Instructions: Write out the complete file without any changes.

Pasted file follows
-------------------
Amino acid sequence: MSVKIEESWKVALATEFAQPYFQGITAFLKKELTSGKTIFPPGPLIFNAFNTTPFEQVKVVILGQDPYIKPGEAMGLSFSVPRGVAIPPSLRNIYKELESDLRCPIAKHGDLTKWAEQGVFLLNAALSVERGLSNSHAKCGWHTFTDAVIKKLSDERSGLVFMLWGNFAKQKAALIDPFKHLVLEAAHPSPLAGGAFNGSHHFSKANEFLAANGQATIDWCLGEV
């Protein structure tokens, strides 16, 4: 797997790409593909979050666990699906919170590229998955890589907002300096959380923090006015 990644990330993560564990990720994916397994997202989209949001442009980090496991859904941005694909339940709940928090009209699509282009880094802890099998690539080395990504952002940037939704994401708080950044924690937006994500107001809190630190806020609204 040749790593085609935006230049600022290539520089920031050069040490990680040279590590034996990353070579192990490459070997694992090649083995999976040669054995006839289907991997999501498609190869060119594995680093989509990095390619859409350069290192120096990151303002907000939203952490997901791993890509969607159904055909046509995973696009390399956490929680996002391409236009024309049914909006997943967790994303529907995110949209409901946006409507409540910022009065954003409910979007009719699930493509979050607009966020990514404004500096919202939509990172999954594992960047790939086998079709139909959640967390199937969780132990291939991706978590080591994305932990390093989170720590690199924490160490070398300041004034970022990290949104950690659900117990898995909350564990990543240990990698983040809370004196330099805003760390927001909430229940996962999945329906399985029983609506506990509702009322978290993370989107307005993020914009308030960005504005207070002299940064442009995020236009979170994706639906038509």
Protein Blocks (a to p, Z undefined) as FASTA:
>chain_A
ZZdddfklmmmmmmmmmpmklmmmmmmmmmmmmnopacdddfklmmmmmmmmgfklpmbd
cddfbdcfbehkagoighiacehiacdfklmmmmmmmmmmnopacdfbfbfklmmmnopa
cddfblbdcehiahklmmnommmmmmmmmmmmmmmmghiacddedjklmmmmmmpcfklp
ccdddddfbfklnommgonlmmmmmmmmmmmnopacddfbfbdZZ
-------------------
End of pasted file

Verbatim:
Amino acid sequence: MSVKIEESWKVALATEFAQPYFQGITAFLKKELTSGKTIFPPGPLIFNAFNTTPFEQVKVVILGQDPYIKPGEAMGLSFSVPRGVAIPPSLRNIYKELESDLRCPIAKHGDLTKWAEQGVFLLNAALSVERGLSNSHAKCGWHTFTDAVIKKLSDERSGLVFMLWGNFAKQKAALIDPFKHLVLEAAHPSPLAGGAFNGSHHFSKANEFLAANGQATIDWCLGEV
């Protein structure tokens, strides 16, 4: 797997790409593909979050666990699906919170590229998955890589907002300096959380923090006015 990644990330993560564990990720994916397994997202989209949001442009980090496991859904941005694909339940709940928090009209699509282009880094802890099998690539080395990504952002940037939704994401708080950044924690937006994500107001809190630190806020609204 040749790593085609935006230049600022290539520089920031050069040490990680040279590590034996990353070579192990490459070997694992090649083995999976040669054995006839289907991997999501498609190869060119594995680093989509990095390619859409350069290192120096990151303002907000939203952490997901791993890509969607159904055909046509995973696009390399956490929680996002391409236009024309049914909006997943967790994303529907995110949209409901946006409507409540910022009065954003409910979007009719699930493509979050607009966020990514404004500096919202939509990172999954594992960047790939086998079709139909959640967390199937969780132990291939991706978590080591994305932990390093989170720590690199924490160490070398300041004034970022990290949104950690659900117990898995909350564990990543240990990698983040809370004196330099805003760390927001909430229940996962999945329906399985029983609506506990509702009322978290993370989107307005993020914009308030960005504005207070002299940064442009995020236009979170994706639906038509």
Protein Blocks (a to p, Z undefined) as FASTA:
>chain_A
ZZdddfklmmmmmmmmmpmklmmmmmmmmmmmmnopacdddfklmmmmmmmmgfklpmbd
cddfbdcfbehkagoighiacehiacdfklmmmmmmmmmmnopacdfbfbfklmmmnopa
cddfblbdcehiahklmmnommmmmmmmmmmmmmmmghiacddedjklmmmmmmpcfklp
ccdddddfbfklnommgonlmmmmmmmmmmmnopacddfbfbdZZ